by Joe Summers
Printing Demands Crumple the Notion of Going 100% Paperless
As multifamily companies continue to extend the scope of their sustainable environmental practices, one movement that has gained traction in recent years is the idea of “going paperless.” In theory, going paperless essentially means eliminating paper flyers, guest cards, sticky notes and other paper products in favor of digital alternatives and cloud-based technologies.
It sounds simple and, of course, good for the environment.
But in practice, going truly paperless is an unrealistic goal. Take a look around the typical leasing office and it’s easy to see that still it’s far from the reality, as many property staff depend on paper materials to help educate residents on important topics. With thousands of digital communications flooding residents’ inboxes on a weekly basis, it’s often the paper communications that are most likely to be noticed, read and engaged with. While going paperless is an admirable idea, it’s not a feasible business model at the property level.
Nor is the idea realistic for residents, particularly under current circumstances with more people working remotely and attending school virtually than ever before due to the COVID-19 pandemic. According to a recent survey, 51.8% of respondents reported that their printing needs have held steady or increased since working or schooling from home. Many parents especially depend on paper printouts so that their children can learn and complete homework assignments, versus relying on entirely screen-based education.
Fortunately, printing for residents and property staff does not have to be unsustainable. In fact, many paper providers now focus on sustainably tree-farmed paper that does not harm the environment. In fact, apartments that offer a shared printer service (versus every resident owning their own printer) can save up to 550 lbs of e-waste and 4750 kW of energy per year, according to printing industry averages.
Workplaces and educational institutions previously provided the materials and equipment required to conduct business or schooling. Now, residents are increasingly turning to their communities to help facilitate those necessary functions, especially printing.
More than 85.9% of residents surveyed said that they would use wireless self-service printing, copying and scanning services if their community made them available. Nearly half of responding residents said they would use those services often or daily.
Given the continued demand, going paperless just isn’t practical.
Contactless Hasn’t Meant Paperless
As leasing offices tapped technology to accommodate virtual and self-guided tours early in the COVID-19 crisis, a continued shift to paperless operations naturally may have felt like the next step.
But stop to think about how many printed notifications have been posted on doors, walls and windows throughout multifamily properties in recent months. Paper postings announcing office closures, amenity restrictions, community policy changes, cleaning schedules, contact numbers and eventual re-openings have all graced the interiors of apartment communities more than ever before.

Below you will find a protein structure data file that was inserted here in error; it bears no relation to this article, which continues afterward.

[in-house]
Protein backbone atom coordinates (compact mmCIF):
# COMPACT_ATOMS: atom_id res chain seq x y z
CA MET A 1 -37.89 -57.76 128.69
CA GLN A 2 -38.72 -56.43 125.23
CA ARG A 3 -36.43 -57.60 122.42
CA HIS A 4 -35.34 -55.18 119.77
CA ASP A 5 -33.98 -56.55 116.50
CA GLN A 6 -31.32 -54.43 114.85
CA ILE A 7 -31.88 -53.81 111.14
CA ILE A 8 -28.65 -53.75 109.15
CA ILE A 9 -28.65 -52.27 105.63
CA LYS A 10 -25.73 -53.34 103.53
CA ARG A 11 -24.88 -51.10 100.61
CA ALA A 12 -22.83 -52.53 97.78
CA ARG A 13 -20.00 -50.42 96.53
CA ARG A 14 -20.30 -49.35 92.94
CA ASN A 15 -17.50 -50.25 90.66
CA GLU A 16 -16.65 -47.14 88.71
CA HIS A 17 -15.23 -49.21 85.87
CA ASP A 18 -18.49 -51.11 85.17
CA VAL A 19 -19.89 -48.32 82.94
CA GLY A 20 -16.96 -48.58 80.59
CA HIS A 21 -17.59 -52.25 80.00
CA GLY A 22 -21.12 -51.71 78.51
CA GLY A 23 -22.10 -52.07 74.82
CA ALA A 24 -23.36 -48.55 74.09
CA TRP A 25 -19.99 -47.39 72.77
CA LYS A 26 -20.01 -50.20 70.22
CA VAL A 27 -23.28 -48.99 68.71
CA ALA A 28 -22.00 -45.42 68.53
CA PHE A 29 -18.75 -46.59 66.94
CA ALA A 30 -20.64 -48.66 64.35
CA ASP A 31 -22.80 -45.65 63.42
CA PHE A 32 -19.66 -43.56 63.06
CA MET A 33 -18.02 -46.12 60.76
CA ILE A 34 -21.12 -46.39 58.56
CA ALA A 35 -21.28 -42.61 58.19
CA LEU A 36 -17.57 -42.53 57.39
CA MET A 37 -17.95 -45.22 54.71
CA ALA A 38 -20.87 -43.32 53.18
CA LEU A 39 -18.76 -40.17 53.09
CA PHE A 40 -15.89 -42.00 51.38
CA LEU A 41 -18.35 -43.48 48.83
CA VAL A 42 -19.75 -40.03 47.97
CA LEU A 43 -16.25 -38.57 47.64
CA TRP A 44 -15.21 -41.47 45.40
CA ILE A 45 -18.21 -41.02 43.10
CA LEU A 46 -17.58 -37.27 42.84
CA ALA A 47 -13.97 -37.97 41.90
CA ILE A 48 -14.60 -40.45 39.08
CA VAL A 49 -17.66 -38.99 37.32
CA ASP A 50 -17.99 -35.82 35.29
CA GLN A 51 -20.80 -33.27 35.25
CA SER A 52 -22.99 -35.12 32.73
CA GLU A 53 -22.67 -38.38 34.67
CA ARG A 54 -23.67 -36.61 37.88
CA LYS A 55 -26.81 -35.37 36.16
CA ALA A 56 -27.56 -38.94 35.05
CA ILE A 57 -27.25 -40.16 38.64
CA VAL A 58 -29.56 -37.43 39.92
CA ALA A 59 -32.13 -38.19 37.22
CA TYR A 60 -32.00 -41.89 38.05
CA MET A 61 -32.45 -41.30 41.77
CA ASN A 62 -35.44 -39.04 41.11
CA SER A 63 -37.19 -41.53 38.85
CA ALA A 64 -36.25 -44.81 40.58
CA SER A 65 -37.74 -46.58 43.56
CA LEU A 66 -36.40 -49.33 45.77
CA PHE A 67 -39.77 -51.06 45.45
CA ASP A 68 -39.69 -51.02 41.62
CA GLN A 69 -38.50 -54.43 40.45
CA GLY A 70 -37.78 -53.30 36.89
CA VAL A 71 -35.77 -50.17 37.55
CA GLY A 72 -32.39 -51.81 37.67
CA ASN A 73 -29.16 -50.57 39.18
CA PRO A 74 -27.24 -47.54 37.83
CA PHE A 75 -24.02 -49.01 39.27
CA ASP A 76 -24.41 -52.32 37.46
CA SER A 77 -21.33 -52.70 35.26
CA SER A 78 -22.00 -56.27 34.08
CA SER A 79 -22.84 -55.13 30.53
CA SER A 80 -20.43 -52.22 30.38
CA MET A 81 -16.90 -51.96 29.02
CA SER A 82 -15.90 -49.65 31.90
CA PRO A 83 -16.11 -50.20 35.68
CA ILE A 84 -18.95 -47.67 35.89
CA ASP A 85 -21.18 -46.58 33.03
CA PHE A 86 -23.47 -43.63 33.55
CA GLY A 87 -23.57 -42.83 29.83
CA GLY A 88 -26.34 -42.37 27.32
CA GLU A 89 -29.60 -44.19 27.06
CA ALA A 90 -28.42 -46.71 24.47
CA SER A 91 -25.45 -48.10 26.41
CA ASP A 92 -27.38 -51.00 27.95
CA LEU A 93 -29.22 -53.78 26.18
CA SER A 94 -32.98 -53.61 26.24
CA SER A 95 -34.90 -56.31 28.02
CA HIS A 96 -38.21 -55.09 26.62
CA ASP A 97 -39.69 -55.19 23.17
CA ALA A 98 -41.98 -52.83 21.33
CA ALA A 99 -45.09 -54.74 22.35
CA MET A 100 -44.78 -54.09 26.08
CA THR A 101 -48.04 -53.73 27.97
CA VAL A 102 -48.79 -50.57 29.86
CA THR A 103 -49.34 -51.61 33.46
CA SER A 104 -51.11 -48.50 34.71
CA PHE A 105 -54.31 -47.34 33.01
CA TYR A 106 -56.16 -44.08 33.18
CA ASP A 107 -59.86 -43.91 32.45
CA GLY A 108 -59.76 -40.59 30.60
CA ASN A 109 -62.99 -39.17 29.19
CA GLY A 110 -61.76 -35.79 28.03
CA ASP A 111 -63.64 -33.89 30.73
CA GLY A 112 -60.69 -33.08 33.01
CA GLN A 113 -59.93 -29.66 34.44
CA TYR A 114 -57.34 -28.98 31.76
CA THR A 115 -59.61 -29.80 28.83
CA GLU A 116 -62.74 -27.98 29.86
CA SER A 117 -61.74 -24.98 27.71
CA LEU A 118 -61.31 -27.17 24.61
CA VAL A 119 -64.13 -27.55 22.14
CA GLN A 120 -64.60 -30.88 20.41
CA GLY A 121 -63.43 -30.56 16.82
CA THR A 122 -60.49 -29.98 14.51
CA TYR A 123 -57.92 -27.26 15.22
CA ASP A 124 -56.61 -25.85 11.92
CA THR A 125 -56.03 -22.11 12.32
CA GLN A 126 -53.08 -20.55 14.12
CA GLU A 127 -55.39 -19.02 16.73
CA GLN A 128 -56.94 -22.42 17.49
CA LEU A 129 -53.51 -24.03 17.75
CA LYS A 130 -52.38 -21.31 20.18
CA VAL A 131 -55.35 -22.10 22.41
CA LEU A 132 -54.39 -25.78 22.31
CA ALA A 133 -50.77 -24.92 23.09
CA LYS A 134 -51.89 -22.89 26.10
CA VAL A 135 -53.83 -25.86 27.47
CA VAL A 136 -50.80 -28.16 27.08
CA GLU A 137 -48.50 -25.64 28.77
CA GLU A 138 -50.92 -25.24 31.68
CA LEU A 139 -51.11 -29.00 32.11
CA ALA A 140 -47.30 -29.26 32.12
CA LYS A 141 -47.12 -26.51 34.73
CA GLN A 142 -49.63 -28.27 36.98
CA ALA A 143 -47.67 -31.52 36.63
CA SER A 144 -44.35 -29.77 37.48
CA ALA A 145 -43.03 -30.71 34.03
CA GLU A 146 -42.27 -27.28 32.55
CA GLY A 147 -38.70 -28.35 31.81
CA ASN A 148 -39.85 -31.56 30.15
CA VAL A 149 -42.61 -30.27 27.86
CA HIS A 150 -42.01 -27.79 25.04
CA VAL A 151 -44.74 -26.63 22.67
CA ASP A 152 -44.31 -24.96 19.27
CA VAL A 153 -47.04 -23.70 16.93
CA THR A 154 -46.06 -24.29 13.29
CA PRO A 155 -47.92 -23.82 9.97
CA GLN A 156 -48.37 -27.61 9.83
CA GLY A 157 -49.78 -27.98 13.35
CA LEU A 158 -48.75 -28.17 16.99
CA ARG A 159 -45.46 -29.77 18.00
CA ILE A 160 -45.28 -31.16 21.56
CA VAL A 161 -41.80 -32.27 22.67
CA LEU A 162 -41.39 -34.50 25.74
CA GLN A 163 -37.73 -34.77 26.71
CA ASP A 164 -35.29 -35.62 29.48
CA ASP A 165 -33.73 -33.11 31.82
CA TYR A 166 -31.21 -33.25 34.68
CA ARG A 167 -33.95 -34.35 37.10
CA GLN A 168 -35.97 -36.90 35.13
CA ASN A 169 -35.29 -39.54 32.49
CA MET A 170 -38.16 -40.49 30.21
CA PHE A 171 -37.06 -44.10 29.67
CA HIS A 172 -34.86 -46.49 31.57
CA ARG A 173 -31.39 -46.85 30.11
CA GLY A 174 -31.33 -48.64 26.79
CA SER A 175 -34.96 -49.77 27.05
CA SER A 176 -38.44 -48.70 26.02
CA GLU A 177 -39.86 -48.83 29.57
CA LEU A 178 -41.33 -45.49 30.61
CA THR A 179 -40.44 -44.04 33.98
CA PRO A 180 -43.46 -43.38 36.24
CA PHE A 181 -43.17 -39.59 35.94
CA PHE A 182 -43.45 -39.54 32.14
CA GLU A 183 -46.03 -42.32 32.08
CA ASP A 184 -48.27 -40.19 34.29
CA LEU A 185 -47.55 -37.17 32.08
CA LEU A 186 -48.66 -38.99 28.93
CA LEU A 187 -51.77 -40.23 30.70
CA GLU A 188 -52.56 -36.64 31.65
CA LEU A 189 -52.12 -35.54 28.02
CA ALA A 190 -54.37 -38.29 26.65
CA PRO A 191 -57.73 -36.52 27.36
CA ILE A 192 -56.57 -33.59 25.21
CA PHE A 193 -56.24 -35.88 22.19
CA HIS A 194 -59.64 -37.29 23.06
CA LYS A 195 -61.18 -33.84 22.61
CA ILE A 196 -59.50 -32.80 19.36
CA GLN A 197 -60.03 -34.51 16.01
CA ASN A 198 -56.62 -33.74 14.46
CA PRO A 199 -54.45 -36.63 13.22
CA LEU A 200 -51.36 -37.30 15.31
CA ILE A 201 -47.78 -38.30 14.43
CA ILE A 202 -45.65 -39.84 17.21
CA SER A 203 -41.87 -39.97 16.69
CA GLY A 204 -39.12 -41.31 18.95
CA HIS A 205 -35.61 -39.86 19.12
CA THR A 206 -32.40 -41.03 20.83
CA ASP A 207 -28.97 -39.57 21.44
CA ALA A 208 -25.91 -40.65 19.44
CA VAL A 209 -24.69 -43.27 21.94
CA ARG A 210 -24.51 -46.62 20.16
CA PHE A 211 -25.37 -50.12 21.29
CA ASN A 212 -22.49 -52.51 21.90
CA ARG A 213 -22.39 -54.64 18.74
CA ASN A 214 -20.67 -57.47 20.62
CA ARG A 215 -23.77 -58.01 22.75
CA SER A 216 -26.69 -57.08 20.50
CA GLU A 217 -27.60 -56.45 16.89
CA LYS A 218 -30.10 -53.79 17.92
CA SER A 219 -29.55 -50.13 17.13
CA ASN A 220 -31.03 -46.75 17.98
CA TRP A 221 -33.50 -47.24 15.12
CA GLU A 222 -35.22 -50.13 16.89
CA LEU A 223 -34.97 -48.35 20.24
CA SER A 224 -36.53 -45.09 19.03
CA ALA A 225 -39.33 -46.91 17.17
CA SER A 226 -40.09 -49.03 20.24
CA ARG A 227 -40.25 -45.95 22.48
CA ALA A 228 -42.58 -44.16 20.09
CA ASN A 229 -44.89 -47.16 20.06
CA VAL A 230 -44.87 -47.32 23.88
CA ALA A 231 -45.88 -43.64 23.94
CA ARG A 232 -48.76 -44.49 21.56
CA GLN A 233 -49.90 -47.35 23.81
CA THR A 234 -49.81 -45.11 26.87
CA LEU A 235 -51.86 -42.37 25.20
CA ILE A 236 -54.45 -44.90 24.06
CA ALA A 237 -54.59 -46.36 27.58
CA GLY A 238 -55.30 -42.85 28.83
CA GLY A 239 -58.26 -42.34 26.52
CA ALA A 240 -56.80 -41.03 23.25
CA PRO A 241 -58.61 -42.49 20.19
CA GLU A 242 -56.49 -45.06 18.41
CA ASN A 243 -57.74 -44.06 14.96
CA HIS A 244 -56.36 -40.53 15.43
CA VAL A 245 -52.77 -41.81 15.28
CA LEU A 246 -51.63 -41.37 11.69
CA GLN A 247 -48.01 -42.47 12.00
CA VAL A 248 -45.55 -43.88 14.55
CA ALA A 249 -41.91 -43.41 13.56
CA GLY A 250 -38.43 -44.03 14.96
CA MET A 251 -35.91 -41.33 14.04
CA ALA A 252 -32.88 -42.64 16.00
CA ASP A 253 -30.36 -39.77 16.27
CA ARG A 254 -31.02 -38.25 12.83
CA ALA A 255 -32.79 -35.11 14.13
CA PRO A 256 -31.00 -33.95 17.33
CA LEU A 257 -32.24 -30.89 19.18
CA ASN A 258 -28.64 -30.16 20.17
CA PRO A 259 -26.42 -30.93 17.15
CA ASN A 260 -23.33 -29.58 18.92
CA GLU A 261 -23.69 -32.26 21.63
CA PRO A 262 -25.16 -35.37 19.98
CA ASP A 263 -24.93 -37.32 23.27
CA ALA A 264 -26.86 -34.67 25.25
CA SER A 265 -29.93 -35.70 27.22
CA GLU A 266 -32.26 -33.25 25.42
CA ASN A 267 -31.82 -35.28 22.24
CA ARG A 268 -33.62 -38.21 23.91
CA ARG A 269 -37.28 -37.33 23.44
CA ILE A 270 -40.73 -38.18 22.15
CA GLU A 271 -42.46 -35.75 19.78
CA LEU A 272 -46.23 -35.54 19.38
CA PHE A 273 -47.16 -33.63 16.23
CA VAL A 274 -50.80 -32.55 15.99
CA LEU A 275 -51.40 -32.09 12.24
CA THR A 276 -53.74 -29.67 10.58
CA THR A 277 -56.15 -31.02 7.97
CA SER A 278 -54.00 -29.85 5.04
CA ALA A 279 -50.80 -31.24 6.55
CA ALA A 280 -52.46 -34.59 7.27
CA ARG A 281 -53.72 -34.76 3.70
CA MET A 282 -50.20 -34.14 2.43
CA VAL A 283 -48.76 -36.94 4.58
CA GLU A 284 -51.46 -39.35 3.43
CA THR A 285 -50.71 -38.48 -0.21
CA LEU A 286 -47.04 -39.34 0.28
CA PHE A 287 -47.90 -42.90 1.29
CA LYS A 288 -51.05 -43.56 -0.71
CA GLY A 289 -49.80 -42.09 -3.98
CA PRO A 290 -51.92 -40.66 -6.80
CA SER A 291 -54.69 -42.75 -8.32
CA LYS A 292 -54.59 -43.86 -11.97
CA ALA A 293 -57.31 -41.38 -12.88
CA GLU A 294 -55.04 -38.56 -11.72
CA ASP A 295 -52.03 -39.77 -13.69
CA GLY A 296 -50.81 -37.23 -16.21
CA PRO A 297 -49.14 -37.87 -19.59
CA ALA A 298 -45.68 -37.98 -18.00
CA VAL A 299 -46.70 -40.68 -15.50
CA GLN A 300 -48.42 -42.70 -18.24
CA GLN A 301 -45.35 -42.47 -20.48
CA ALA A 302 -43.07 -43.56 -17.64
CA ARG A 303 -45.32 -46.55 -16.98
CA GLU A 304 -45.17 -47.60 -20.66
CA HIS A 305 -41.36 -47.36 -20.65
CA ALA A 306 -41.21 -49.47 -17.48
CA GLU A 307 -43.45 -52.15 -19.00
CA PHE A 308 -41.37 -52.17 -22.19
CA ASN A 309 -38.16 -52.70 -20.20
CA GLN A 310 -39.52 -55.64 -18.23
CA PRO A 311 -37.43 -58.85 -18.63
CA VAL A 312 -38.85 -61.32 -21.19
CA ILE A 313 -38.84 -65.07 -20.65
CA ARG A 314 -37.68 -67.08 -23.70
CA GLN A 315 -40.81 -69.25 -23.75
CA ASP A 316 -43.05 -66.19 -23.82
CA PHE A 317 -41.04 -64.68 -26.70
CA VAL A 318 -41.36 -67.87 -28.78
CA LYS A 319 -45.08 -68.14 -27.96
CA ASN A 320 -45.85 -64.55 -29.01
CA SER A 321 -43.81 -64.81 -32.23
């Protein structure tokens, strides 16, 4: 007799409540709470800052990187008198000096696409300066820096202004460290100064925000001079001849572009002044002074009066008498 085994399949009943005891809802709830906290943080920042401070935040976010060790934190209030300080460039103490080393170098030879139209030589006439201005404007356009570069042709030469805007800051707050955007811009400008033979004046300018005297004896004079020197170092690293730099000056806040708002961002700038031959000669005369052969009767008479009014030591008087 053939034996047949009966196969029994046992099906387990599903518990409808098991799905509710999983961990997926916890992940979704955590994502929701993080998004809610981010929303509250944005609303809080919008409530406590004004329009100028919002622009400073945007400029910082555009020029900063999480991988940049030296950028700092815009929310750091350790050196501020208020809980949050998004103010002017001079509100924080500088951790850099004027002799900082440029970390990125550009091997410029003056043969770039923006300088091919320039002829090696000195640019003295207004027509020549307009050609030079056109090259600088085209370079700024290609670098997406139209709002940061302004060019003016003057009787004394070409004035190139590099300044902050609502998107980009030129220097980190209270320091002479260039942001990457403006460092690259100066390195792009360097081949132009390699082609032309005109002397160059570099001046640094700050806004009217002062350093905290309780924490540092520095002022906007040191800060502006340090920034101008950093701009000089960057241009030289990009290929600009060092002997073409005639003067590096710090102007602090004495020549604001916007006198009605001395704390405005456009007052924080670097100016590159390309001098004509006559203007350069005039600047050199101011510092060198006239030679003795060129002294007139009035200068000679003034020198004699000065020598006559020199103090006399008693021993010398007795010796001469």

If we think back pre-pandemic, those paper postings have always been a part of apartment living. They formerly included notices for scheduled renovations, fire alarm inspections or resident events, and they’re just currently serving a heightened purpose.
Since the emergence of the coronavirus, those highly visible and continually changing public notifications have been essential sources of information not only for residents but also for guests and visitors who aren’t privy to the community’s internal electronic communications. More importantly, those printed notifications have helped to keep onsite team members safe. By disseminating vital information and answering questions that might have previously prompted a person seeking answers to visit the office in person, paper postings are effectively minimizing team members’ required exposure to residents.
Modern printing technology also limits shared surface contact with the printers themselves. By enabling people to send print jobs from their smartphones or other electronic devices to a central printing center within the community, the only thing team members or residents have to touch is their printouts.
Residents Count on Communities for Printing Capabilities
As more residents have set up home offices and in-home classrooms, their paper needs have changed significantly.
While leasing teams were already weary of residents contacting the office to ask, “Can you print this for me?” it has now become an almost constant burden for on-site associates. Work documents currently need to be self-printed with unprecedented regularity, as do homework assignments and other academic forms.
Residents prefer the ability to print on their own. Among survey respondents, 50% reported that printing/scanning/copying services would help to accommodate their current needs, with 40.8% stating they would pay to make those services available.
As it turns out, the demand for paper and printing services at multifamily properties isn’t going anywhere. If anything, it’s increasing. And with fewer employees expected to return to an office setting even when the pandemic clears, the trend is here to stay.